The uterus is a hollow, muscular organ where a fetus grows. Uterine cancer is one type of womens cancer and can start in different parts of the uterus. Most uterine cancers start in the endometrium (the inner lining of the uterus). This is called endometrial cancer. Most endometrial cancers are adenocarcinomas (cancers that begin in cells that make mucus and other fluids).
Because endometrial cancer is often discovered at an early stage of its development in the body, most women are cured. Even if the disease is not discovered until after it has advanced, treatment is still possible but the likelihood of a long-term cure is lower.
Uterine sarcoma is an uncommon form of uterine cancer that forms in the muscle and tissue that support the uterus.
Obesity, certain inherited conditions, and taking estrogen alone (without progesterone) can increase the risk of endometrial cancer. Radiation therapy to the pelvis can increase the risk of uterine sarcoma. Taking tamoxifen for breast cancer can increase the risk of both endometrial cancer and uterine sarcoma.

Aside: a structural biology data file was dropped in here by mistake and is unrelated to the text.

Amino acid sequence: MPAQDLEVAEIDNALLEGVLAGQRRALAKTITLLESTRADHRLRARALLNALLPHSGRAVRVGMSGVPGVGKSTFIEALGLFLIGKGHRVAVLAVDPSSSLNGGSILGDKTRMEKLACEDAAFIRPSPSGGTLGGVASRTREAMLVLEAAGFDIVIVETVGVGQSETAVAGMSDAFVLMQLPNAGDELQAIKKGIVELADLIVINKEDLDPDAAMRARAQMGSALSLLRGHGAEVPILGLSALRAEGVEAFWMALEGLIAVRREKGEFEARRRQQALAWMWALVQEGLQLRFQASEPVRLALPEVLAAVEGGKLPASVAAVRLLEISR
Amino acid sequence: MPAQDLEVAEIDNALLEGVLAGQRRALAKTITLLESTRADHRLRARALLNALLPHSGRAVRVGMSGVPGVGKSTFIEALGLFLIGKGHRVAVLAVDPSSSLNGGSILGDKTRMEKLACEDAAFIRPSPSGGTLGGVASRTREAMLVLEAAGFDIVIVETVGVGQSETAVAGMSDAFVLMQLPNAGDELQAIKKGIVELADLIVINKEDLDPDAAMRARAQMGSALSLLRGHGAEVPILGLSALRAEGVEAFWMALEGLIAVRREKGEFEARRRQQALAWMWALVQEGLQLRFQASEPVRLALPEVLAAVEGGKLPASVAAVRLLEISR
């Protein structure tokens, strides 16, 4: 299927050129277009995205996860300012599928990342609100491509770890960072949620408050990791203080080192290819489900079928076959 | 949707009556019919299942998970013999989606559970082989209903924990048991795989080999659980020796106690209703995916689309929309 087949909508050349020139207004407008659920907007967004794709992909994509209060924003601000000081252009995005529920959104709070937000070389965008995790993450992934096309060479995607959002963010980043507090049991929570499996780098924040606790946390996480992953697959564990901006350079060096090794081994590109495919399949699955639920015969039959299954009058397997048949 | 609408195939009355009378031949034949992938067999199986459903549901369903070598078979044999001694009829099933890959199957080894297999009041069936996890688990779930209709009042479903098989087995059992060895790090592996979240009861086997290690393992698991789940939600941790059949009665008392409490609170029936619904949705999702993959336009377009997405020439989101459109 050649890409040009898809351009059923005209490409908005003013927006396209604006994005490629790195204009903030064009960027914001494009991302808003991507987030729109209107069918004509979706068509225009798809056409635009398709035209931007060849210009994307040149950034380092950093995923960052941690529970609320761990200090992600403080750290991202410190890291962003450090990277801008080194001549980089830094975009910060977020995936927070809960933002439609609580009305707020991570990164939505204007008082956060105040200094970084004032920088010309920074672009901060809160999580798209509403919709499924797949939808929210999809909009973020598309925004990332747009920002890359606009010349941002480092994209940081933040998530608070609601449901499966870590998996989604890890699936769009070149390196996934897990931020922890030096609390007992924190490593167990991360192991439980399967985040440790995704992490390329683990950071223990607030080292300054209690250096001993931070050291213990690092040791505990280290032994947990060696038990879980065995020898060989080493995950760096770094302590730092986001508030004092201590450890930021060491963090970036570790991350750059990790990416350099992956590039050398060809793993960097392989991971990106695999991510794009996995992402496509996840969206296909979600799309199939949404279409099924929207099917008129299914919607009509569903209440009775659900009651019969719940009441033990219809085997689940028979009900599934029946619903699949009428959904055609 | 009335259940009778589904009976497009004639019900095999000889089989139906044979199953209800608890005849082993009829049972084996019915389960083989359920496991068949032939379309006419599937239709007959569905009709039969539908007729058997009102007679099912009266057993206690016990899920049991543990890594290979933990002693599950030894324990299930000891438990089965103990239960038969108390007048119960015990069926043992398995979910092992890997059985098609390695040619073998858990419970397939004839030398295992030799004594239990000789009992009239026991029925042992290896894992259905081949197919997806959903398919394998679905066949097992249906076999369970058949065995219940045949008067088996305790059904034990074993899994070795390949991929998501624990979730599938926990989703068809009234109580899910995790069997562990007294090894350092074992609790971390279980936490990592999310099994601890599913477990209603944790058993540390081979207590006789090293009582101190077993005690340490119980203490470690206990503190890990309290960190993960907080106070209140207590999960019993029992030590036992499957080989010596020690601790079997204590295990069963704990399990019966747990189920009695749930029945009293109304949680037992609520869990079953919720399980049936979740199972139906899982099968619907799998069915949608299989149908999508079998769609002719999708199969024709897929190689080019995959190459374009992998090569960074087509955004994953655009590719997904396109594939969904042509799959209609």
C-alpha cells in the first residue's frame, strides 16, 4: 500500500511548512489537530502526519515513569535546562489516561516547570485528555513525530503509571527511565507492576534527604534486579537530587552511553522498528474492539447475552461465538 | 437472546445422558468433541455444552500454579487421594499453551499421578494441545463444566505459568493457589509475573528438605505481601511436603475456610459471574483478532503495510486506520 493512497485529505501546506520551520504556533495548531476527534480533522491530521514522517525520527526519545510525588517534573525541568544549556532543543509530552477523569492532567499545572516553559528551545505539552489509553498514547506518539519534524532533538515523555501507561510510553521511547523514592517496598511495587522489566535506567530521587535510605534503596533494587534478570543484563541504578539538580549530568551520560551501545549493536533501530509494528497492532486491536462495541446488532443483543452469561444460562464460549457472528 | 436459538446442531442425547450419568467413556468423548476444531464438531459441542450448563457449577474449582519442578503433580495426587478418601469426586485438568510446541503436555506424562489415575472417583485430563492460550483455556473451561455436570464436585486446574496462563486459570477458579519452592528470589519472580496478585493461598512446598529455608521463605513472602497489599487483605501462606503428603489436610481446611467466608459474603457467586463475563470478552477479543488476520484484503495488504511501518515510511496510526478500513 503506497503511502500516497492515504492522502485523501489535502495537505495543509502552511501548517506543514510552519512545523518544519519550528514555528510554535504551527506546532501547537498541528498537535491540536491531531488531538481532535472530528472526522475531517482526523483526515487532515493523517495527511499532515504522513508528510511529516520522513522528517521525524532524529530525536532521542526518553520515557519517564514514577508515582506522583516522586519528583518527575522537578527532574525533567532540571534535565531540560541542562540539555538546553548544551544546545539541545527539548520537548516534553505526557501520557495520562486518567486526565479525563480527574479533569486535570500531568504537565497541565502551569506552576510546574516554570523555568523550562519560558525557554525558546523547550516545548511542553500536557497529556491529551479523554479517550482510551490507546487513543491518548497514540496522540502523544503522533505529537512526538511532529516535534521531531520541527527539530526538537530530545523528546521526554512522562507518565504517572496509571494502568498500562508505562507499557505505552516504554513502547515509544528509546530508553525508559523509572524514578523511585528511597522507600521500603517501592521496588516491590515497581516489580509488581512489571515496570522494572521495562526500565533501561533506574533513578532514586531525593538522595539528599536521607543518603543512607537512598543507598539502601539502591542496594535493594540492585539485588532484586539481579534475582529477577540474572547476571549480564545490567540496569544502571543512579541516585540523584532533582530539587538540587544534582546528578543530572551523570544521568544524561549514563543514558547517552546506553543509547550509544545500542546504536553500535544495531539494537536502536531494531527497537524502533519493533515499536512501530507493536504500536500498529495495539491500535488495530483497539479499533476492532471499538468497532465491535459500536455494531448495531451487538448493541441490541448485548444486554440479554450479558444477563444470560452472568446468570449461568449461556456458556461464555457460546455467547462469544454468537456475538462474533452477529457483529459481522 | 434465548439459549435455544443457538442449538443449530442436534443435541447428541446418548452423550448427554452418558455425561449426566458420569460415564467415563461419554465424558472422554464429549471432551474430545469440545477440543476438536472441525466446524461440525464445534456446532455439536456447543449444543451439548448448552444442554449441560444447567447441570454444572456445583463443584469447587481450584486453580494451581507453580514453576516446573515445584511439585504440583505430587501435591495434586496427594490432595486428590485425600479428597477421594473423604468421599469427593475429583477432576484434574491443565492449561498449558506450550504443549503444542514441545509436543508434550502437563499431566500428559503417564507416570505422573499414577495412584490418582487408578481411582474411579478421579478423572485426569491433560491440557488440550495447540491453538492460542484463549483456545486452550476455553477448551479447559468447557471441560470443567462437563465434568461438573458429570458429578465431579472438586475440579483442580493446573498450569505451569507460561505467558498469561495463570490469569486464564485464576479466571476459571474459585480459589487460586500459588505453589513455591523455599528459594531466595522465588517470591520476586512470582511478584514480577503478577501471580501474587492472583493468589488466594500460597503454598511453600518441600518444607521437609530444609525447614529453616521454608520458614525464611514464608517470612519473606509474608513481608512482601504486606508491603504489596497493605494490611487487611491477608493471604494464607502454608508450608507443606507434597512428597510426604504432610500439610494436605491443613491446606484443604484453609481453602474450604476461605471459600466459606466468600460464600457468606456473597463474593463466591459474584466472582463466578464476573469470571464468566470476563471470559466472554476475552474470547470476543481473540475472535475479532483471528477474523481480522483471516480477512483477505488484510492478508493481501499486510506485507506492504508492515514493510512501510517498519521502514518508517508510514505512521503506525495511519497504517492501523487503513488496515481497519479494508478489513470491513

The most common sign of endometrial cancer is unusual vaginal bleeding. Endometrial cancer can usually be cured. Uterine sarcoma is harder to cure.
If you are concerned about symptoms it is important that you see a gynaecologist (specialist doctor in women’s health). It is more likely that your symptoms are not related to cancer but it is important to have any symptoms checked.
Symptoms of endometrial cancer include:
- bleeding after you have been through menopause (once your periods have stopped for twelve months)
- unusually heavy periods and bleeding inbetween your periods
- an unusual fluid or discharge from your vagina that is watery, bloody or smelly
- pain in your belly or abdomen
- trouble going to the toilet to pass urine (wee) or pain when you do go.
See a doctor if you have any of these symptoms and they don’t go away and/or are unusual for you.
Surgery to remove the uterus (hysterectomy) may be done in women with early stage 1 cancer. The doctor may also recommend removing the tubes and ovaries.
Surgery combined with radiation therapy is another treatment option. It is often used for women with
- Stage 1 disease that has a high chance of returning, has spread to the lymph nodes, or is a grade 2 or 3.
- Stage 2 disease.
Chemotherapy or hormonal therapy may be considered in some cases, most often for those with stage 3 and 4 disease.